“There is no fear in love; but perfect love casteth out fear: because fear hath torment. He that feareth is not made perfect in love.” – 1 John 4:18 “Hate cannot drive out hate; only love can do that.” – Reverend/Dr. Martin Luther King, Jr.
This week, on June 17th will mark the sad 1-year anniversary of the mass shooting at the Emanuel African Methodist Episcopal Church in downtown Charleston, South Carolina, which left nine African American souls dead. Last night, 50 souls (and the number may rise) were lost in what is now being described as the worst mass shooting in American history.
The common denominator is not just the availability of guns, but HATE. I’ve been teaching ethnic relations, psychology of race and prejudice courses through my 25+ years as a college educator; I am a diversity officer with the Coast Guard Auxiliary; and, I participate in and support causes and programs that try to end hate and abuse towards all people. Yet, sometimes it feels like we (those who care about our fellow man) are trying to plug holes in a dam with our fingers and toes.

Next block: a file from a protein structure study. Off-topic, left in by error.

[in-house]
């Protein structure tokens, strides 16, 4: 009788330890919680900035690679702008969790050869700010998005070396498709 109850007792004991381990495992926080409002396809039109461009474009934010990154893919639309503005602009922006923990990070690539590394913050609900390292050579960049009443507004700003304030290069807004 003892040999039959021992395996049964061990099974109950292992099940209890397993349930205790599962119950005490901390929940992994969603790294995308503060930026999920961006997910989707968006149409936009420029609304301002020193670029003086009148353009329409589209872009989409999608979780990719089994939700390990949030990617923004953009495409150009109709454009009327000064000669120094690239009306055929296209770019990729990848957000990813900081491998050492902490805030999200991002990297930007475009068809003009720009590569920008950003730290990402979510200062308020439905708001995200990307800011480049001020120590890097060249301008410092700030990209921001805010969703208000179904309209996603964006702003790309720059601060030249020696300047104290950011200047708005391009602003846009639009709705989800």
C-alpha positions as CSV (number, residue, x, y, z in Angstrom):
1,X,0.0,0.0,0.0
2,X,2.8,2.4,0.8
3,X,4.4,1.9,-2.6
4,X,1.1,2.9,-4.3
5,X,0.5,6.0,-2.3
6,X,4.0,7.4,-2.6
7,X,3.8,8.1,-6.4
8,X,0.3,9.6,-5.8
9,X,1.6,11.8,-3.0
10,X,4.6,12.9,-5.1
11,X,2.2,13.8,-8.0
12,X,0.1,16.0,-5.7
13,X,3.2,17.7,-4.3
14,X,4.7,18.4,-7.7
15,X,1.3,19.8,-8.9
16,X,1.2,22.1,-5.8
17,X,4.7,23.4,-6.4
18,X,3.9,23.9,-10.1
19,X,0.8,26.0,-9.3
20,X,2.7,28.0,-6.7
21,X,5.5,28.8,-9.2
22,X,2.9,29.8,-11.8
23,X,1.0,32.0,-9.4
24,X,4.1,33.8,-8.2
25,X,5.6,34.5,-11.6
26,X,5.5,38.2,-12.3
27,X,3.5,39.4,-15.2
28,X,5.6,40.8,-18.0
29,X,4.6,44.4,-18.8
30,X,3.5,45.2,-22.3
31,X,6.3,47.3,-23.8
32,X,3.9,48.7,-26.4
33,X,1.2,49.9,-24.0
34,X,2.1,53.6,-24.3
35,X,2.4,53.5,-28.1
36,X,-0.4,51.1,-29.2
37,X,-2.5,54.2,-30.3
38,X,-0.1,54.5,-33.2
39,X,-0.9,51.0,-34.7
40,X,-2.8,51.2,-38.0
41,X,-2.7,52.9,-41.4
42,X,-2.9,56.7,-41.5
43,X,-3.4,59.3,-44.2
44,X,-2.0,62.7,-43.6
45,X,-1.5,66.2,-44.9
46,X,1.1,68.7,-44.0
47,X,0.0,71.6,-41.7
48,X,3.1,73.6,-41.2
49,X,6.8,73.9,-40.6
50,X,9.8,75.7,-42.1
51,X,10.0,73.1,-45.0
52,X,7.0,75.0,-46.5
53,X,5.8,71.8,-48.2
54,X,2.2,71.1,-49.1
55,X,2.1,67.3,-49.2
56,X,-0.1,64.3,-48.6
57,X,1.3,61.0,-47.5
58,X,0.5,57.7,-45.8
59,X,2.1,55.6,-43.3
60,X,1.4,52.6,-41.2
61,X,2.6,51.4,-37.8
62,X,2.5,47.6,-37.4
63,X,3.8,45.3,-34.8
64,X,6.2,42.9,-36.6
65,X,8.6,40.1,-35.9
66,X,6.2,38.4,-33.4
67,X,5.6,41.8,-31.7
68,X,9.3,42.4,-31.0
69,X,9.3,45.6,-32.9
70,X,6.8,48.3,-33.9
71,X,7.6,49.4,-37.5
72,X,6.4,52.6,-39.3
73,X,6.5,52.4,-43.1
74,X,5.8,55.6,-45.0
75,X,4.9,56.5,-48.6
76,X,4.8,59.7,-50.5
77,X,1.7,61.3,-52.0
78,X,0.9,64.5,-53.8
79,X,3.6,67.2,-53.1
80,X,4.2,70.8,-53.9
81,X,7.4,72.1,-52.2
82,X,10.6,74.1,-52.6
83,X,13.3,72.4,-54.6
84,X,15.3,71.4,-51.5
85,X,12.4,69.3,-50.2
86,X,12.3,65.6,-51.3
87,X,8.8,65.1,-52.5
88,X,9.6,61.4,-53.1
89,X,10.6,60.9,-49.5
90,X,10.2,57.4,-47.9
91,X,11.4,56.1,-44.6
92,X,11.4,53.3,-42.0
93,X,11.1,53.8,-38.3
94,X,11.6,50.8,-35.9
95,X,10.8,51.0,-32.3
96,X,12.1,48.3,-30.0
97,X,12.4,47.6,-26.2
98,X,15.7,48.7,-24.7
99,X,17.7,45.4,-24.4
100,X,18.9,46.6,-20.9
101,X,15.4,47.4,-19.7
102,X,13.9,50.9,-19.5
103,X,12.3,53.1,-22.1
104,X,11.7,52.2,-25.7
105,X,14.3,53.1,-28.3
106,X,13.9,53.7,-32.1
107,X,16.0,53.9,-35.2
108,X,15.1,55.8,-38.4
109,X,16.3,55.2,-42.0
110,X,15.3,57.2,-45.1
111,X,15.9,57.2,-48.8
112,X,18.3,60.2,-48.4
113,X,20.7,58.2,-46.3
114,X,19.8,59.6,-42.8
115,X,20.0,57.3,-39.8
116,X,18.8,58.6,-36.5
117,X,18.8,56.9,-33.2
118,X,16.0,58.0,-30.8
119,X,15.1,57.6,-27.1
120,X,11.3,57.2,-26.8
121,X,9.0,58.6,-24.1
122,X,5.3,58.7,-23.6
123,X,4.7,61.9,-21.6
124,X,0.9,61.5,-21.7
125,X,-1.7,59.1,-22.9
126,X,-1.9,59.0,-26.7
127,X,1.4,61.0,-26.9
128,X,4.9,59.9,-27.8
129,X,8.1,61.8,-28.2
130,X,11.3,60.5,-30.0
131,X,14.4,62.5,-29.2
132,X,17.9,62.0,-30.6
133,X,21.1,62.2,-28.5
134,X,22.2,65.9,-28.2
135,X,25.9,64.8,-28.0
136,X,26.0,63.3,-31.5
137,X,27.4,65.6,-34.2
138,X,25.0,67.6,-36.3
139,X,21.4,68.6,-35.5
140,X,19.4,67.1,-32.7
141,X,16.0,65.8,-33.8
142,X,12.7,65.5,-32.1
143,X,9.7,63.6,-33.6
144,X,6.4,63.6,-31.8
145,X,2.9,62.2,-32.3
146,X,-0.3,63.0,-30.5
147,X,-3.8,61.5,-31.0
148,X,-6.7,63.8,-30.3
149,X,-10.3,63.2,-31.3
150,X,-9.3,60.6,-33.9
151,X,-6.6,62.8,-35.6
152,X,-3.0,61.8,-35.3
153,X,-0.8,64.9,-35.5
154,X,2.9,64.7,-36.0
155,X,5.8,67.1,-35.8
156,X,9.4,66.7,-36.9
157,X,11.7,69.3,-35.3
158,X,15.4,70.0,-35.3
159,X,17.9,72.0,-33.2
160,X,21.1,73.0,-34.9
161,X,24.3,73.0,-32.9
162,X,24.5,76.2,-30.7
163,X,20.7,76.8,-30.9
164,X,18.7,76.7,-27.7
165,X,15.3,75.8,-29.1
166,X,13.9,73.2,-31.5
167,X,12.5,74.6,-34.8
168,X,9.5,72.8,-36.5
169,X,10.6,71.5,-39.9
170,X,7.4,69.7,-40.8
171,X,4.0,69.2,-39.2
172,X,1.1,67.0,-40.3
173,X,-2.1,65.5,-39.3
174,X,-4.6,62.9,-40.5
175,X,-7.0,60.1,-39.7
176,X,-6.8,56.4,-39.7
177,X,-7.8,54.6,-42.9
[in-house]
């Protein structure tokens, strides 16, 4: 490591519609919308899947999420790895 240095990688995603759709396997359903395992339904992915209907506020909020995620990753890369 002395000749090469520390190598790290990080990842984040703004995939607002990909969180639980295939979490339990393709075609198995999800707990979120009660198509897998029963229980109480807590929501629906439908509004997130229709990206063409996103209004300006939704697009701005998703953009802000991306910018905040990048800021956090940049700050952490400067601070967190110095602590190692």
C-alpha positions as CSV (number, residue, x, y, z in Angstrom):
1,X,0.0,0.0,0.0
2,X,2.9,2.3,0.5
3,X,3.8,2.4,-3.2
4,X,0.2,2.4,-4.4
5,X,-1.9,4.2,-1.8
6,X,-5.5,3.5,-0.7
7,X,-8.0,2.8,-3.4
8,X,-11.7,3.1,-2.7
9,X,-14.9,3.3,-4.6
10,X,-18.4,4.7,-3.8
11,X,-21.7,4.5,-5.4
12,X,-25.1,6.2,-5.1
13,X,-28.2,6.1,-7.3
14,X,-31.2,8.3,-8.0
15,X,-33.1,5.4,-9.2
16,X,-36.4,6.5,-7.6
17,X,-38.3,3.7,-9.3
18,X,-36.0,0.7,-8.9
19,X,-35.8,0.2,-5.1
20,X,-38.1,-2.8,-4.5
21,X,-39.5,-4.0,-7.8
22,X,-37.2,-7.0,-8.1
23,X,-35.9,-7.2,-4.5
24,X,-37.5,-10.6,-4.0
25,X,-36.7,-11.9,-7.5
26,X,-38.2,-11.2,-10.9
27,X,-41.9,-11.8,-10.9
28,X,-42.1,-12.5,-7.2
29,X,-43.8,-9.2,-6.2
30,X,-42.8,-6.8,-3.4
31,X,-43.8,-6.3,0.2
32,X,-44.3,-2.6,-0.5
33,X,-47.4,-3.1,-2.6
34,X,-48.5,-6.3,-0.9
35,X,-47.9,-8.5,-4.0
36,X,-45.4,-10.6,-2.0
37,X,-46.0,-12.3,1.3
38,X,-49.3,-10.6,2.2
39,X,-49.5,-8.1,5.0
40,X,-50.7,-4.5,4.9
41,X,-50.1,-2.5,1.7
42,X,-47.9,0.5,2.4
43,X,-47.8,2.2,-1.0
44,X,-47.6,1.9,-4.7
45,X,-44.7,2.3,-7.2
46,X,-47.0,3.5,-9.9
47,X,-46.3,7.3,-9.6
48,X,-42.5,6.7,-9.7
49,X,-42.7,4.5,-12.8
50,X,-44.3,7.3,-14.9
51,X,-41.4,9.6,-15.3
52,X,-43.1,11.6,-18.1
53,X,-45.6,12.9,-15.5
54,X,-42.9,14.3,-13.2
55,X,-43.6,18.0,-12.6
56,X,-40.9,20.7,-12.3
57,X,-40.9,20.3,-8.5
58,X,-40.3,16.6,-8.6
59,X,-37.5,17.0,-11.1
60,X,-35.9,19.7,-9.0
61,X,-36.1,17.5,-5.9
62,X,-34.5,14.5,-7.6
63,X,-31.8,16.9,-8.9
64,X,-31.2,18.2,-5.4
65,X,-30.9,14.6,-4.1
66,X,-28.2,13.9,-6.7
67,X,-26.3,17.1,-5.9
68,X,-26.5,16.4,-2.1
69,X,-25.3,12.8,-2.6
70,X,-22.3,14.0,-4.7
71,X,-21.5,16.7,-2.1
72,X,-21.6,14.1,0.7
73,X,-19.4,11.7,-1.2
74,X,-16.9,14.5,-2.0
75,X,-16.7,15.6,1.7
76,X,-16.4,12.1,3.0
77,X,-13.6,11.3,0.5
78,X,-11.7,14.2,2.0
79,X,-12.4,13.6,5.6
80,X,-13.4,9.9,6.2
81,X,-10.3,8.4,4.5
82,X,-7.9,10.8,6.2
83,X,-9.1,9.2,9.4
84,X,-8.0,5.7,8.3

I’m not going to even try to analyze and provide solutions in this writing to the causes and reasons why our society and its people never seem to learn from such events. I will simply say that, if you’re reading this, understand that we all participate in varying degrees to the continued hate in our country: When we don’t address the smallest of insults/injuries to other human beings, HATE inevitably grows. From the stereotypes (FALSE images) of others, to the manifestation of derogatory slurs (“‘they’ are ghetto, can’t drive, or look/act/smell funny, etc.”), to active discriminatory actions (“I won’t let/don’t want ‘them’ to come in here, live here, shop here, join my organization …”), to worse (abuse, rape, murder, genocide …), all of these practically guarantee that hate and hate-inspired events such as this most recent will persist.
Therefore, I plan to keep ‘plugging the holes in the dam’ and will simply pledge to work even HARDER to treat my fellow man, regardless of race/ethnicity, religion, gender, age, sexual orientation and/or socioeconomic status, the same way I would want to be treated: with Decency, Respect and Humanity, and most importantly, with LOVE. If humanity is to have a chance, I hope more of you pledge to do so, as well.
Prayers and Blessings to ALL the souls lost to this senseless violence.
Grand Polaris Iota Phi Theta Fraternity,
Inc. Oakland, CA